One question that we get a lot is how to string interlocking C or designer C pendant charms? To use these charms, we need to make sure the center is kept clear of wire. These pendants have multiple holes as well. When we want to make this into something that's going to drop down or use it as a pendant or a charm, I use this technique to prepare the charm for use in my jewelry making. I like to take a piece of 22-gauge wire (or you could even use a thicker gauge). You'll need a piece that's probably four to six inches long.
Use the holes at the bottom to string about half the wire in one side of the designer C pendant. Thread the other half of the wire in the next hole over. We will need to use the holes that are located under the vertical portion of the C's. That way, we keep the wire out of the open middle area, so it stays hidden.
Now we have both ends of the wire on the top of the charm. We want to crisscross the wires and twist a few times, kind of like how you might use a headpin.
Use wire cutters to snip off my excess on one of the wires, so now you just have one working wire. Then, use your round nose pliers, holding them slightly above the charm, with a little bit of breathing room. Wrap the long end of the wire down and then around the round nose pliers. You'll end up with a loop at the top (wrapped around the pliers) with the remainder of the wire sticking out at a 90-degree angle.
Now take the long end of the wire, the part sticking out at a 90-degree angle, and then just twist, twist, twist, three times or so. The idea is to wrap the wire around the area of wire that is sticking up out of the top of the charm. The area between the top of the charm and the loop held by the pliers will become wrapped in wire.
I'm ready to snip off my excess wire. Now you'll have a secure loop coming out of the top of the charm. You can turn this loop just a little bit to reposition it in line with the front of the charm. If for some reason, you can see the wire through the middle of the charm, you can move it out of view by spinning your round nose pliers around in the opening until it's clear.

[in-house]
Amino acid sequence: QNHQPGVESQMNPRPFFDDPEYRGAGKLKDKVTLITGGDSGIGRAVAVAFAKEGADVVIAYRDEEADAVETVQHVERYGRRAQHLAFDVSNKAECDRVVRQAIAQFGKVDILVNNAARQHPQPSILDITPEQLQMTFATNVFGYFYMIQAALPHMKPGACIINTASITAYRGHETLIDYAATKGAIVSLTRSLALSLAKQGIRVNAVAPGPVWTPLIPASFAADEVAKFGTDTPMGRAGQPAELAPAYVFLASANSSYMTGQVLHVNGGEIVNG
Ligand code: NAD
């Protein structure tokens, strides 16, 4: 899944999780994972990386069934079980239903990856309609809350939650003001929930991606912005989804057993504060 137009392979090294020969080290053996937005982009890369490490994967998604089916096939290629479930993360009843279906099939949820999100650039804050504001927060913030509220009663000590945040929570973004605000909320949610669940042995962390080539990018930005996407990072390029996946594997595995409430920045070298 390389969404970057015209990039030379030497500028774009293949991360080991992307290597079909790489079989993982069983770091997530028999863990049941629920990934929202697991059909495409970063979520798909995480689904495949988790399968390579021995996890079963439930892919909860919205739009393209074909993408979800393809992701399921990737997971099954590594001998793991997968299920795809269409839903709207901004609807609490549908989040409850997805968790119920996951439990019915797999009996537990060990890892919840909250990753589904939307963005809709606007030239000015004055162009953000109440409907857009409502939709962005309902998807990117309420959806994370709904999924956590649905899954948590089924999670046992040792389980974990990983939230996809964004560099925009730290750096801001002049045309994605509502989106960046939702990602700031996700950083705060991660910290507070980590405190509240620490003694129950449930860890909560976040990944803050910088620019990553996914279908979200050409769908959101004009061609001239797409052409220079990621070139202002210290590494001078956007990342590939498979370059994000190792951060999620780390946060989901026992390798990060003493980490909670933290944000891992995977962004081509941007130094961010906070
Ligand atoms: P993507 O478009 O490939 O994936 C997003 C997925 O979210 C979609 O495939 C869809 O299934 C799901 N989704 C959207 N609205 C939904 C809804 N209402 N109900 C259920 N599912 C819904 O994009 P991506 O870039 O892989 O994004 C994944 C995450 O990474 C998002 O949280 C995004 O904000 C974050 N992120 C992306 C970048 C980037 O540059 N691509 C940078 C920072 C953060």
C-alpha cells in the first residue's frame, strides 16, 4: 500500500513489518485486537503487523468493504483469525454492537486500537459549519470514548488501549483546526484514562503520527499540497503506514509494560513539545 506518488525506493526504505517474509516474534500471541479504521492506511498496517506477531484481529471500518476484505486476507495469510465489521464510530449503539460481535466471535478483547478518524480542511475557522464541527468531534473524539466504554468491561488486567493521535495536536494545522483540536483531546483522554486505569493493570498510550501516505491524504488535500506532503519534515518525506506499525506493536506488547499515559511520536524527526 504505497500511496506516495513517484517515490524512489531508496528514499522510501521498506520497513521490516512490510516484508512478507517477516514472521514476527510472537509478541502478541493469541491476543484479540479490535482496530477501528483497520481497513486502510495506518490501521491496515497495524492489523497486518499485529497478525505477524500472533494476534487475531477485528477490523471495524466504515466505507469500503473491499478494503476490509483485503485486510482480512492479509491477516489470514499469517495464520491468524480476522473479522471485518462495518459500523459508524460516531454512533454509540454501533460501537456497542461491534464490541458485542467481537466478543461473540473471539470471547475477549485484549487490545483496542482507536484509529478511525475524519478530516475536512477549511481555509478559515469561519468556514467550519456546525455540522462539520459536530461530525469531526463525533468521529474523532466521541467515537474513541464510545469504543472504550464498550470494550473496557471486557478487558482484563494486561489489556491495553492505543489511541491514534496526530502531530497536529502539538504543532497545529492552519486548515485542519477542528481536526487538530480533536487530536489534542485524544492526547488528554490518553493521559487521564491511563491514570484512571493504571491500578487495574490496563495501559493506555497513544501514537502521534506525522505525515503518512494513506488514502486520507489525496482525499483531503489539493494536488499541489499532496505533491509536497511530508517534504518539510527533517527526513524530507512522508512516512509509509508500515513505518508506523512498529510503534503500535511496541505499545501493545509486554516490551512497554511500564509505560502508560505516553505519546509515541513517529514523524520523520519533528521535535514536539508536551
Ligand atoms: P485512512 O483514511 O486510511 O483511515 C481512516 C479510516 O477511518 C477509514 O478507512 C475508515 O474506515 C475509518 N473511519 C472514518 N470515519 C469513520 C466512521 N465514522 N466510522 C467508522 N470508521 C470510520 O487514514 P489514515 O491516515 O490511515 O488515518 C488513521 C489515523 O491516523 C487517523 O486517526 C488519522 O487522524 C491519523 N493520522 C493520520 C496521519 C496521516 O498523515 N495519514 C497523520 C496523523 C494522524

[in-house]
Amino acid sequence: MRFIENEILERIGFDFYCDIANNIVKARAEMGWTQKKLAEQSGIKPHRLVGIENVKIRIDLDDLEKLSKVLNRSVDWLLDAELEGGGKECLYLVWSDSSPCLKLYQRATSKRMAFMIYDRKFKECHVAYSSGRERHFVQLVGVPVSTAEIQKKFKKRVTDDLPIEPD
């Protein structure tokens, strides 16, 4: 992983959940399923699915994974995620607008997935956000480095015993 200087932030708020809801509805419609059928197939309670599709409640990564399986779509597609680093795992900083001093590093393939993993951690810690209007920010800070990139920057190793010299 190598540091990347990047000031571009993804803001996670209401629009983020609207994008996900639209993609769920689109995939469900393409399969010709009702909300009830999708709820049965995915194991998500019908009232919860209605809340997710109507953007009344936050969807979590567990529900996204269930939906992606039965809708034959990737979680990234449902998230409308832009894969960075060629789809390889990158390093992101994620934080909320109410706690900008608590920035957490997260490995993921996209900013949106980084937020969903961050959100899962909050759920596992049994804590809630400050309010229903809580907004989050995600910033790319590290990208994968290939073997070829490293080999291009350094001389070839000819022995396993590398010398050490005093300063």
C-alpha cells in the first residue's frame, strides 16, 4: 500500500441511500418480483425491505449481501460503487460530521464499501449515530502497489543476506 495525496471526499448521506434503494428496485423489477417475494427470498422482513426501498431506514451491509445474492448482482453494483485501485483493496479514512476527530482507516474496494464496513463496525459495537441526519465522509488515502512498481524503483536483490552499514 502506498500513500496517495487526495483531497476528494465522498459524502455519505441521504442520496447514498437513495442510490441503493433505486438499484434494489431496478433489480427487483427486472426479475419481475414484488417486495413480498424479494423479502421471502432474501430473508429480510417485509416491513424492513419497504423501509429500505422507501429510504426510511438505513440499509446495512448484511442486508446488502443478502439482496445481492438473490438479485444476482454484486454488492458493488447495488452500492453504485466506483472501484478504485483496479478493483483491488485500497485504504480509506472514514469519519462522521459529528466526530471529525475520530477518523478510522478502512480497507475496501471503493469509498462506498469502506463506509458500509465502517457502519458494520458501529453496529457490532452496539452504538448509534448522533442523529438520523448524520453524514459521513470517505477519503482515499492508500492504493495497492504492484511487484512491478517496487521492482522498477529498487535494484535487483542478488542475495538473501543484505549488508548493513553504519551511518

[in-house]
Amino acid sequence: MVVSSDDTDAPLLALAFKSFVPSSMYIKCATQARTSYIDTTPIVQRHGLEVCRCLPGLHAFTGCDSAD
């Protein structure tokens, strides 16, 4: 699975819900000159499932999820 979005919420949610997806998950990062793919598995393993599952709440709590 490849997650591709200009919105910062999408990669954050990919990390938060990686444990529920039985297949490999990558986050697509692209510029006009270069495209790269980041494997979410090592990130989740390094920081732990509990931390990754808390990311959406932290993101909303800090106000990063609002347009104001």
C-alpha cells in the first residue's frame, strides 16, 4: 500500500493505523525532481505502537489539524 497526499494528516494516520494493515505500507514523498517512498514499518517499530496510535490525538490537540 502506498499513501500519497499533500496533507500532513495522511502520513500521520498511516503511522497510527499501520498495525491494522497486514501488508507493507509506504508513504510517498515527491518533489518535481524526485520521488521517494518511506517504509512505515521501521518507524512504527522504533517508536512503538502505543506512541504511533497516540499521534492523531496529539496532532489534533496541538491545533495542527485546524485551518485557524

Now, this is ready to be made into a charm for my next bracelet.
At this point, I am going to add a jump ring or two to the top of this charm in the same way I did with the other charms. Again, I'm using my needle nose pliers to open up that jump ring, link it through, and close it up. Then, I'll do the same thing with a second jump ring. Now, this designer C charm is ready to go on our charm bracelet.
Step 3: Attach the charms
String the charm onto the end of my existing stretch bracelet. Make sure to double check that the bracelet has already been pretty stretched.
Step 4: Finish the bracelets
To finish the bracelets, we're going to tie one knot and pull it tight. Then make a second knot and pull that tight. Then we will use a tiny drop of our super new glue to secure the not. After the glue dries for just a few seconds, we will pull that knot, so it gets lodged inside the hole of the bead next to it. That way, you won't be able to see the knot in the string because it will be hidden in the next bead over.
Now make the next bracelet in the same way. String the charm onto the bracelet you've made. Give our stretch magic another little pre-stretch. Then we will create the same secure knot by tying one knot, pulling it tight. Then tie a second knot and pull it tight. Now apply a tiny drop of my super new glue and then just pull that knot so it gets lodged inside the hole next to it. Use your wire cutters yo just snip off any excess stretch magic.
Step 5: Create your stack
Then I put these all beautiful stretch charm bracelets together and I get such a great stacking effect. These DIY bracelets make a perfect for a gift or something to wear yourself.
Thank you so much for watching this tutorial on how to make a stretchy bracelet – these are some of my favorite trendy jewelry pieces to make. Don't forget to check out all of my other jewelry making tutorial videos.